Wednesday, January 14, 2009

Fire and Forget Email, Webservices and More in ASP.NET

Often times when you're working on a web site you want to fire and forget an email, a web method or, most common in our case, a Facebook call. There's a good chance there's a Framework method available to do that for you quite simply. They're suffixed with the word Async. For email there's the System.Net.Mail.SmtpClient class. The following dirt simple code will send an email for you asynchronously:

Download the sample code

var s = new SmtpClient();
s.SendCompleted +=
(sender2, e2) =>
{
//do something when the send is done.
//retry if error, etc.
};

s.SendAsync(from.Text, to.Text, "", message.Text, null);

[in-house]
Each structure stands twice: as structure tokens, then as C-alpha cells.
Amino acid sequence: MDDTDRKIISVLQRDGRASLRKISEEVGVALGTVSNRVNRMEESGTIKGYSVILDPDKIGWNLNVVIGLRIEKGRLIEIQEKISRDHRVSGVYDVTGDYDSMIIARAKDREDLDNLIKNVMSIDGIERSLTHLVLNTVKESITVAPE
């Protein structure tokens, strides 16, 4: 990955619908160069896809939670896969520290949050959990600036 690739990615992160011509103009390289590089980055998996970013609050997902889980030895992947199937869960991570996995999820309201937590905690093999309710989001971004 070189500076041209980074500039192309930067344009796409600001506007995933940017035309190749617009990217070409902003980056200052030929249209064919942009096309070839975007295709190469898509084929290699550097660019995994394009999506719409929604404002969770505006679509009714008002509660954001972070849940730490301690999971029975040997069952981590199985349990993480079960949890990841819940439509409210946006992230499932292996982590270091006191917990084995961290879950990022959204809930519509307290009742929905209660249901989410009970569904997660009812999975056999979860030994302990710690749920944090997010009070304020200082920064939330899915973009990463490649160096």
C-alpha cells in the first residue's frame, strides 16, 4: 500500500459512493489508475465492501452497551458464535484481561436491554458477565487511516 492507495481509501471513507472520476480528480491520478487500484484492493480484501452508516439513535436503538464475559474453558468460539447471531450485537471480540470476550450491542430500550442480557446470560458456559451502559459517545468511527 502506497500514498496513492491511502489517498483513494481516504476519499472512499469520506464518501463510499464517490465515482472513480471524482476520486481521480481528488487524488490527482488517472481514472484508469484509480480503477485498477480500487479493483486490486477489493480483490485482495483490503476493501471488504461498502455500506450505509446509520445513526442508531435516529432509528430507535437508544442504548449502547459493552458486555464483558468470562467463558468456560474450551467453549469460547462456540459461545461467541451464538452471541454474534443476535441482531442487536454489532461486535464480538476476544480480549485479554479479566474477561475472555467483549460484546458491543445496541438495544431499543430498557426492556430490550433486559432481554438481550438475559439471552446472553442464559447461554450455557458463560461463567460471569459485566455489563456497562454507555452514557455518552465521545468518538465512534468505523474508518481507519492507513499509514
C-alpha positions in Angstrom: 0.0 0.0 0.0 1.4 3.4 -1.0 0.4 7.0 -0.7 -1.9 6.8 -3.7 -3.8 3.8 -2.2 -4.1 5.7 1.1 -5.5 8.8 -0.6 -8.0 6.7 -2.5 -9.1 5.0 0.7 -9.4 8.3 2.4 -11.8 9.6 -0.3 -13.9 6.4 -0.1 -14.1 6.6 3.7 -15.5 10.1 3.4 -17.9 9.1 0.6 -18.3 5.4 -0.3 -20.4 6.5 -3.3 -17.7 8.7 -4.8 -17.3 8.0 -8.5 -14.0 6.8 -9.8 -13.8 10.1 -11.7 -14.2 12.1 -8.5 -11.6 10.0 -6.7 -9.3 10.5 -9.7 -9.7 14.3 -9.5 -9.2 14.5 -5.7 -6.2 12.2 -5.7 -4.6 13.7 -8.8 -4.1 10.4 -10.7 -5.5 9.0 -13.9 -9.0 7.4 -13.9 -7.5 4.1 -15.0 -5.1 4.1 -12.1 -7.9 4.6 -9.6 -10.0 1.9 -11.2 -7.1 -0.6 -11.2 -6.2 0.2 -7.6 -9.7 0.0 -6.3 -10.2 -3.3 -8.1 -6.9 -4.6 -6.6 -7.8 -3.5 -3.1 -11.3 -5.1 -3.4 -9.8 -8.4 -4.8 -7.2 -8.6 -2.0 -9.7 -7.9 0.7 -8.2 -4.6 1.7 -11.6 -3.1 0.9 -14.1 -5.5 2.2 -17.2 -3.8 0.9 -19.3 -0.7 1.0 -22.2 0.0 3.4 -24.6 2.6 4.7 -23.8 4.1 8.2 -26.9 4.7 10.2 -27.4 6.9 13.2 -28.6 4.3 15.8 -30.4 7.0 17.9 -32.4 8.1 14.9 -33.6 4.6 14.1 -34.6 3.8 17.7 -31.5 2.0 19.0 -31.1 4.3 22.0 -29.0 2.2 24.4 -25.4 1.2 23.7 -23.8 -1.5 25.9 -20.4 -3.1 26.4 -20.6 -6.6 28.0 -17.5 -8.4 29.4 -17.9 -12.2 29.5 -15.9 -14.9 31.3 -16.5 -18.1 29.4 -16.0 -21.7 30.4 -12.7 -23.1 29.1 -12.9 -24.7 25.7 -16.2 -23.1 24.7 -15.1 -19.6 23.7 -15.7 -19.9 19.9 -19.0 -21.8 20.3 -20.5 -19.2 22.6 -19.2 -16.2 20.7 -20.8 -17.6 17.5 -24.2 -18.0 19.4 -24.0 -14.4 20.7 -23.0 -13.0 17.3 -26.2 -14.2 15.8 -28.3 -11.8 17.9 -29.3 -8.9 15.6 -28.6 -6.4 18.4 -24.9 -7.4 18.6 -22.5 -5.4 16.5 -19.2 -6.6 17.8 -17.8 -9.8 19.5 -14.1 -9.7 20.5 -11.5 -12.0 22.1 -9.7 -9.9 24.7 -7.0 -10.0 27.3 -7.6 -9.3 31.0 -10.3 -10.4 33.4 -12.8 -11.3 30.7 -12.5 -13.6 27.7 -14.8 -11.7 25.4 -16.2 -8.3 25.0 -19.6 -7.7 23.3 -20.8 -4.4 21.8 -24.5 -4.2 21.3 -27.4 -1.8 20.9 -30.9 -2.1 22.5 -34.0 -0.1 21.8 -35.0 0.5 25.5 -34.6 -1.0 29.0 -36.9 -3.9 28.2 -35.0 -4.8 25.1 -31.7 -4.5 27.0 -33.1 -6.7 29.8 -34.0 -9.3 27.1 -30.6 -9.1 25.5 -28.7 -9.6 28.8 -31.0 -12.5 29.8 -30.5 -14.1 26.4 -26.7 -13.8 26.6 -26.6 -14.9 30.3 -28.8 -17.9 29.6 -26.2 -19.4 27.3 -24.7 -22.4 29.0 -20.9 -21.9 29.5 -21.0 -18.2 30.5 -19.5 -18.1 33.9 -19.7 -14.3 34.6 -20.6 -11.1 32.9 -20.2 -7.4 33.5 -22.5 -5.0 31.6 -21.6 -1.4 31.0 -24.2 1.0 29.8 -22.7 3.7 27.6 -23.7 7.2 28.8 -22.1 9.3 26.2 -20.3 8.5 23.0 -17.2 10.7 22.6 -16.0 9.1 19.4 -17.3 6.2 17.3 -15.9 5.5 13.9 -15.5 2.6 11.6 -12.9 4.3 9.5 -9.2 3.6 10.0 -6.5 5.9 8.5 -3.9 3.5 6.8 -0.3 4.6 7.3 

Well, that's pretty darn simple! Create a new SmtpClient. Call SendAsync and pass in your message data. Cool. There's even a whole set of classes to help you with attachments, multiple formats (like html and text), etc. From your console app or Windows Service this will work beautifully! The problem is, in an ASP.NET page this won't work. If you do this in a Page_Load or button click event, for example, you'll get the following helpful error message.

Asynchronous operations are not allowed in this context. Page starting an asynchronous operation has to have the Async attribute set to true and an asynchronous operation can only be started on a page prior to PreRenderComplete event.